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blog of the day 29.04.2004
Webbledelook
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Archive: 05/09 | back to blog |
Three comics
Saturday 30 May 2009
Here are a few notes on some comics I've read over the past few weeks...

I'll start with Three Shadows, by ex-Disney animator Cyril Pedrosa, which I first heard about from Sarah McIntyre's blog a few months ago. It's published by First Second, and as with all of their titles comes in a package of very pleasing dimensions. I love the organic rough-edged pages as well. The art is beautiful, gracefully sketched and flowing with movement on every page - masterful. The story bubbles with fascinating characters, but I did feel it was written purely with the goal of bringing a tear to my eye upon its conclusion (which it did, well, a lump to my throat anyway), thus there's a rather honeyed melancholy throughout which I found a little suffocating. It's good though, and I can see myself keeping it around for another read.

From NBM comes Miss Don't Touch Me (originally La Vierge du Bordel and Du Sang sur les Mains) by Hubert (story and colour) and Kerascoët (drawing). I totally loved this book, from its 1930s Paris setting, to the riveting story and loose yet stylistic draughtsmanship. It's a murder mystery, largely set in a high-class brothel, and featuring a very engaging main character (Blanche). While the story is top-notch, the cartooning adds so much to the whole package, it's just delightful. Very European and very good. (And I discovered the blog of Kerascoët right here - lovely).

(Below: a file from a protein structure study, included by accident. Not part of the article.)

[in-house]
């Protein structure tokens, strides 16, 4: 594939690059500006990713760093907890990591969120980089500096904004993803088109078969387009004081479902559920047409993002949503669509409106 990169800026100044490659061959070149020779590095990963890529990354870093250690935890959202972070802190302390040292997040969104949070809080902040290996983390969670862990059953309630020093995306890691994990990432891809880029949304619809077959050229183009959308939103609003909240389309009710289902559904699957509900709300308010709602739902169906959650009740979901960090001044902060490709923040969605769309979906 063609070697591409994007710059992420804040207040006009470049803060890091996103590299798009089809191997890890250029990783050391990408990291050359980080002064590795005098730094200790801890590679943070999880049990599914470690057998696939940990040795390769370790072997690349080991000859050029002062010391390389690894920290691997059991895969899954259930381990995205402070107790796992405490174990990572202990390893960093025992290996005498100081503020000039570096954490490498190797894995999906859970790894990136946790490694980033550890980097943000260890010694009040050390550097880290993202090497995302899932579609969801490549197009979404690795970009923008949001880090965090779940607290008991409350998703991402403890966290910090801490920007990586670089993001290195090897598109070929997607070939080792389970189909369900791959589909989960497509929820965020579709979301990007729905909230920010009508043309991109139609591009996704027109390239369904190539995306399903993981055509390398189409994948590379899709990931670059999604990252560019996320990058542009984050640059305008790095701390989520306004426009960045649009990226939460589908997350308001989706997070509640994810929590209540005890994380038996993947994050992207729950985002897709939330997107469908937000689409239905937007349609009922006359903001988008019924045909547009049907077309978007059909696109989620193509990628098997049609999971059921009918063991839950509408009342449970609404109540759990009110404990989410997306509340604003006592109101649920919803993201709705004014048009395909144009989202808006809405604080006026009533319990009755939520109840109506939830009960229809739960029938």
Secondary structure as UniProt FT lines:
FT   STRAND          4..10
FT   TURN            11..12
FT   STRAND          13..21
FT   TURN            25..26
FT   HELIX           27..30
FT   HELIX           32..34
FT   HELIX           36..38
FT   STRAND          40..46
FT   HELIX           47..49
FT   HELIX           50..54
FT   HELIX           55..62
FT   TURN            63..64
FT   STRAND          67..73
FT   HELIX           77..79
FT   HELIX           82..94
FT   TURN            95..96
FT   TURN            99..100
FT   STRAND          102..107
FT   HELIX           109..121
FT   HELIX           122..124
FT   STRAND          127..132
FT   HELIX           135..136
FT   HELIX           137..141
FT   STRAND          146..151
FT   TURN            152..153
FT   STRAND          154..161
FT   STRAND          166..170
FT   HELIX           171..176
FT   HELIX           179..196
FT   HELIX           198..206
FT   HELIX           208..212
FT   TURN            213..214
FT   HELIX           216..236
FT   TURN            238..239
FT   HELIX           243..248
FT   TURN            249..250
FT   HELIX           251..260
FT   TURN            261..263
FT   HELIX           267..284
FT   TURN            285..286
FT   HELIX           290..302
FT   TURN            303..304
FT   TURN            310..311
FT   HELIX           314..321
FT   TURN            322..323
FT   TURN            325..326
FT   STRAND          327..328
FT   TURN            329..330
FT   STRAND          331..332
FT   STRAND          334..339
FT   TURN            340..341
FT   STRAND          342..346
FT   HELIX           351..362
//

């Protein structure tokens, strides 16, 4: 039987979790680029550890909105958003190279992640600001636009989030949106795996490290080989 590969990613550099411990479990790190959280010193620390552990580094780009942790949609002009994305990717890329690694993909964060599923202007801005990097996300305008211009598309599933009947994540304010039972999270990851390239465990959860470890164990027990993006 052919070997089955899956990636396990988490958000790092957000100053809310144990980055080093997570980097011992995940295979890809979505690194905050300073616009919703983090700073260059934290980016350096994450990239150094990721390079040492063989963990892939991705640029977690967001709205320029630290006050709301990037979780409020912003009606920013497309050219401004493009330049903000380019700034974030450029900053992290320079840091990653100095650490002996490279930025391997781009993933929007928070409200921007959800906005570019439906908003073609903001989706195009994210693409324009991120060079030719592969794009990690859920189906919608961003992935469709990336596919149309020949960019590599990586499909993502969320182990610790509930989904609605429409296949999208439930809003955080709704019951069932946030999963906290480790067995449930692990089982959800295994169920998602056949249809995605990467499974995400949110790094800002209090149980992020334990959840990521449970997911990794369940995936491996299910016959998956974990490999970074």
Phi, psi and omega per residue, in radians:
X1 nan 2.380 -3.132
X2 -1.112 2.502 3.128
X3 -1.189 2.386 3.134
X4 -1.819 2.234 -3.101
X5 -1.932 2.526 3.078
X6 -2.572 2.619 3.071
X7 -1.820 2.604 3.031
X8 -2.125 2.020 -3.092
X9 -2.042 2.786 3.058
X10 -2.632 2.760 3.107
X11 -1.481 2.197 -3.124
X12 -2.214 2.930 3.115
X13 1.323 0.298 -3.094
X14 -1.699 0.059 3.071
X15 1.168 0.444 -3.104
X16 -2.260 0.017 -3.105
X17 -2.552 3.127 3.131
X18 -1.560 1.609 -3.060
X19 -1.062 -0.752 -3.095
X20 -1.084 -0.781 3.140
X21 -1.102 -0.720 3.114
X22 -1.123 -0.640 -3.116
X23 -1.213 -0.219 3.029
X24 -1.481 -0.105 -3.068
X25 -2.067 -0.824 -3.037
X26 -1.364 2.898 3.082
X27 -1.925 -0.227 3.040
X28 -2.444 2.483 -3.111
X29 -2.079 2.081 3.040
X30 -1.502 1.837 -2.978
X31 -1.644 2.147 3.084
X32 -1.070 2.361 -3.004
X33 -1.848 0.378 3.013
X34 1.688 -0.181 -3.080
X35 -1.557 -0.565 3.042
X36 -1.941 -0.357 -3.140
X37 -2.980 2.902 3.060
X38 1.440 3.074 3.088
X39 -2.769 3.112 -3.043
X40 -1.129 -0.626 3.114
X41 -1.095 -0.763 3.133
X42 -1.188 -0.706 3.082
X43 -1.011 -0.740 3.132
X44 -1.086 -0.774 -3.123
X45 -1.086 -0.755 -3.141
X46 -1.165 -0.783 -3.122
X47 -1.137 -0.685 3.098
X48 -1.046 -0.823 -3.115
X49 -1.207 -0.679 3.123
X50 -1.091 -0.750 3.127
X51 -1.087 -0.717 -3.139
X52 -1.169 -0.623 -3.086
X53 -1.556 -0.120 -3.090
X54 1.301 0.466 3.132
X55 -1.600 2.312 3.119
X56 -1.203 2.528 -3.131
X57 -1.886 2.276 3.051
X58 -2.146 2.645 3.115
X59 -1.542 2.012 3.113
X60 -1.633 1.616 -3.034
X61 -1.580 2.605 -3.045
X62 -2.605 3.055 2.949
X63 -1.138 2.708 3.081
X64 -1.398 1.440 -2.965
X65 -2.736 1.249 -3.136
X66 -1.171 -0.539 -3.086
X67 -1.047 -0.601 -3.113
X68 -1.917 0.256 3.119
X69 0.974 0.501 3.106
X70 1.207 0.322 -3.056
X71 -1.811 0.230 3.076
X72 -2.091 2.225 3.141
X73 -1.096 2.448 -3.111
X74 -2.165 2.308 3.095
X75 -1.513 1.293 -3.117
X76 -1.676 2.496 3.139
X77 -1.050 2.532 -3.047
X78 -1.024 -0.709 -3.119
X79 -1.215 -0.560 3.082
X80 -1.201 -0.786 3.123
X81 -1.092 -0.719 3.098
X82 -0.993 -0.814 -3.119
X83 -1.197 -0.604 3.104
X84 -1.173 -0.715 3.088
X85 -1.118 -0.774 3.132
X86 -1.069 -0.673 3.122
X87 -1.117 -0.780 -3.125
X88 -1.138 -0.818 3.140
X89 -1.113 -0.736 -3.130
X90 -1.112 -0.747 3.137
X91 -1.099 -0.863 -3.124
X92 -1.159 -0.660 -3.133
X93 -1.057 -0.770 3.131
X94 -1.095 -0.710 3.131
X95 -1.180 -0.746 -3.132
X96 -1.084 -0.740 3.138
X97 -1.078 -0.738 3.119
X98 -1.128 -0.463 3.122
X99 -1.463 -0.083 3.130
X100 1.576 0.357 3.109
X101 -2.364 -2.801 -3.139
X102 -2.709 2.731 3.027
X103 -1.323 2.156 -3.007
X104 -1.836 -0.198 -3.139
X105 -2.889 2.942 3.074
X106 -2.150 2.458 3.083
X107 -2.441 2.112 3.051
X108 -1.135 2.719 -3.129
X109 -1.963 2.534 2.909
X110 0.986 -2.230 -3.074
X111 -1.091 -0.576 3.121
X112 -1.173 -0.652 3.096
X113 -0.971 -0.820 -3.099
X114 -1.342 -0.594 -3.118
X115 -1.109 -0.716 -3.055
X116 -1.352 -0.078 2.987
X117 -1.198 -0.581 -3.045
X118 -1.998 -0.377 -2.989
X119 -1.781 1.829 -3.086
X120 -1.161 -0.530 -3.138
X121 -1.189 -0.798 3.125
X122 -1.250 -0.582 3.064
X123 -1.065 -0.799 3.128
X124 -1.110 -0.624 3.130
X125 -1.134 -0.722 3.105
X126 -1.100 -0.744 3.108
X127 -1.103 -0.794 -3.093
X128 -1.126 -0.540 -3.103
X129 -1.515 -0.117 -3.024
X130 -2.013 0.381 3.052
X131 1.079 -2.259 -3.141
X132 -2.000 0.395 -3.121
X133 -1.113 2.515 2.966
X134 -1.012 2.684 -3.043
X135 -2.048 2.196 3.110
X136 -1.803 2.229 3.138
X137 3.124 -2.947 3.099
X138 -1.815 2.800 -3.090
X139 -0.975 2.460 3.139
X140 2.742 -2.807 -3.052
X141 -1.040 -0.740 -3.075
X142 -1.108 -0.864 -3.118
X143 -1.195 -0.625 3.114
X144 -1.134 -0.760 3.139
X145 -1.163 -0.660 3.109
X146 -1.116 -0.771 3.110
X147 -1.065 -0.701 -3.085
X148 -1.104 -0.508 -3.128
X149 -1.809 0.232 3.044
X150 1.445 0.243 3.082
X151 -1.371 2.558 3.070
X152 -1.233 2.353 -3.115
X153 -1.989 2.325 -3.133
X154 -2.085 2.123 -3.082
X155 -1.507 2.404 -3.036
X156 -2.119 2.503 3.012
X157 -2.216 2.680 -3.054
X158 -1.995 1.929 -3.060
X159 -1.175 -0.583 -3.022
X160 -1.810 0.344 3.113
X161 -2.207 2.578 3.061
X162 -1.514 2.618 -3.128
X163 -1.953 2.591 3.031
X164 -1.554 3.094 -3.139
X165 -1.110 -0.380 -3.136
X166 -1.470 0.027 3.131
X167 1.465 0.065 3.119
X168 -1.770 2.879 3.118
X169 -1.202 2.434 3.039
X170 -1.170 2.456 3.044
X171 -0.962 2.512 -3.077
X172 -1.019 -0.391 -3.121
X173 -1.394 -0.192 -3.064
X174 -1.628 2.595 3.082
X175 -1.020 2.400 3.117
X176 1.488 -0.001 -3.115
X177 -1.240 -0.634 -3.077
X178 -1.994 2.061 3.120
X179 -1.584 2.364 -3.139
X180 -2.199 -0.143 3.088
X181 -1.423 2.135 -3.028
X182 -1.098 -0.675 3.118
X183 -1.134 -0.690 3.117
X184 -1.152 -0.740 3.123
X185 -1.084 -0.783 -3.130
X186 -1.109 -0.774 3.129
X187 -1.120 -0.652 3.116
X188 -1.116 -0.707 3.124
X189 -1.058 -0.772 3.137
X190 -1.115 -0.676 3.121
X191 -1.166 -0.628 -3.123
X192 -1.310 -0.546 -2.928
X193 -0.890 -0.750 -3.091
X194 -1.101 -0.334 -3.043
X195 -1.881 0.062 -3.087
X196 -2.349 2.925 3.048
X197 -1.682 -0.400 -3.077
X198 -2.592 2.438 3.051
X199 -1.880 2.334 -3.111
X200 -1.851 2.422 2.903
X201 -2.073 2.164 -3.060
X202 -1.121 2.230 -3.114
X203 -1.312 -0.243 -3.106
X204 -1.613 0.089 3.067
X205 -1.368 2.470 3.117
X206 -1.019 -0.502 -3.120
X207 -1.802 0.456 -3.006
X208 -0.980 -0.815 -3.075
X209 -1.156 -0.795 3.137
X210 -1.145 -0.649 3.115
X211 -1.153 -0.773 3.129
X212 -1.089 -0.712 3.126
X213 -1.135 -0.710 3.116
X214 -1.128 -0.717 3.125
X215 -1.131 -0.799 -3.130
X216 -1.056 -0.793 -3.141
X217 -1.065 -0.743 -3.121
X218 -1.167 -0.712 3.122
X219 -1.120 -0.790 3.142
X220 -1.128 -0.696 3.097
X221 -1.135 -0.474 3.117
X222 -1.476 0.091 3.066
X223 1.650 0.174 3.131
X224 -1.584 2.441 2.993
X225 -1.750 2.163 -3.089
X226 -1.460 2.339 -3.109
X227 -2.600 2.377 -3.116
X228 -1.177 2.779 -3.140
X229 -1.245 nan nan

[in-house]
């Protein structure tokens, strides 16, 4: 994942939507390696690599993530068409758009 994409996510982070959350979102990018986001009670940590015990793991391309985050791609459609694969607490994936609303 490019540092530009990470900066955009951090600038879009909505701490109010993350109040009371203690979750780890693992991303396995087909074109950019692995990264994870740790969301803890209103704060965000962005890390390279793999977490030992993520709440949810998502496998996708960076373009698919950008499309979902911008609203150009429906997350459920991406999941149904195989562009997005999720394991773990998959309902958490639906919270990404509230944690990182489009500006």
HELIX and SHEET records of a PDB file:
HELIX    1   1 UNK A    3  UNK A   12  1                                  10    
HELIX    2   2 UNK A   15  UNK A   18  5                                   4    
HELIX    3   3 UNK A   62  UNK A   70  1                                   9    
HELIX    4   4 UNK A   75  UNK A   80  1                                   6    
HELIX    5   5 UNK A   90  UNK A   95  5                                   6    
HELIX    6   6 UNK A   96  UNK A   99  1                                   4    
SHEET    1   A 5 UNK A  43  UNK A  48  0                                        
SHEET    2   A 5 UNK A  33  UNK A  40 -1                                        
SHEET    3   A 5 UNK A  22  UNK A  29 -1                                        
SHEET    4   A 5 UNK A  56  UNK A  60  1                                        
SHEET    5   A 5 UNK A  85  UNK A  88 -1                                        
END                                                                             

One of my favourite political cartoonists is 'Derf' (John Backderf), whose The City I have been following online for a good few years now. I've also been a fan of his longer works - My Friend Dahmer and Trashed, and now, a much longer work, Punk Rock and Trailer Parks. This story follows the remarkable central character, a charismatic trailer-park nerd named Otto, a.k.a 'The Baron', amidst the backdrop of the economically arid city of Akron which became a focal point for the new wave punk scene that hit America at the end of the 70s and into the early 80s. The story features several real bands and artists that did indeed play at 'The Bank' (eg. The Ramones, Ian Dury and the Blockheads, The Plasmatics), the music venue where much of the story takes place. If nothing else, I was introduced to the simply wonderful Klaus Nomi (an album of his coming my way soon). The only (very minor) downside is a few of the earlier pages print extremely close to the edge of the page - on one it actually sliced off a few letters of balloon text - but all in all it's a really satisfying read that had me chuckling out loud in several places.

posted 30.05.09 at 11:38 pm in Comics | permalink | |


Oooh... shiny
Saturday 23 May 2009
Books. Actual books. Click the images for a closer view.

Spot UV varnish!

posted 23.05.09 at 12:28 pm in Julius Chancer | permalink | |


Learning animals
Friday 22 May 2009
I haven't blogged much this month, things have been somewhat hickeldy-pickeldy. June will be a time of intense work and will include the 40th of June, more of which in a week or so. I've been collecting so many links to share and comics I want to write about that my head's a bit over-full, so for now, here are some recent sketches I've been doing for Rainbow Orchid volume two.
I love drawing elephants - they're like two old men in baggy trousers.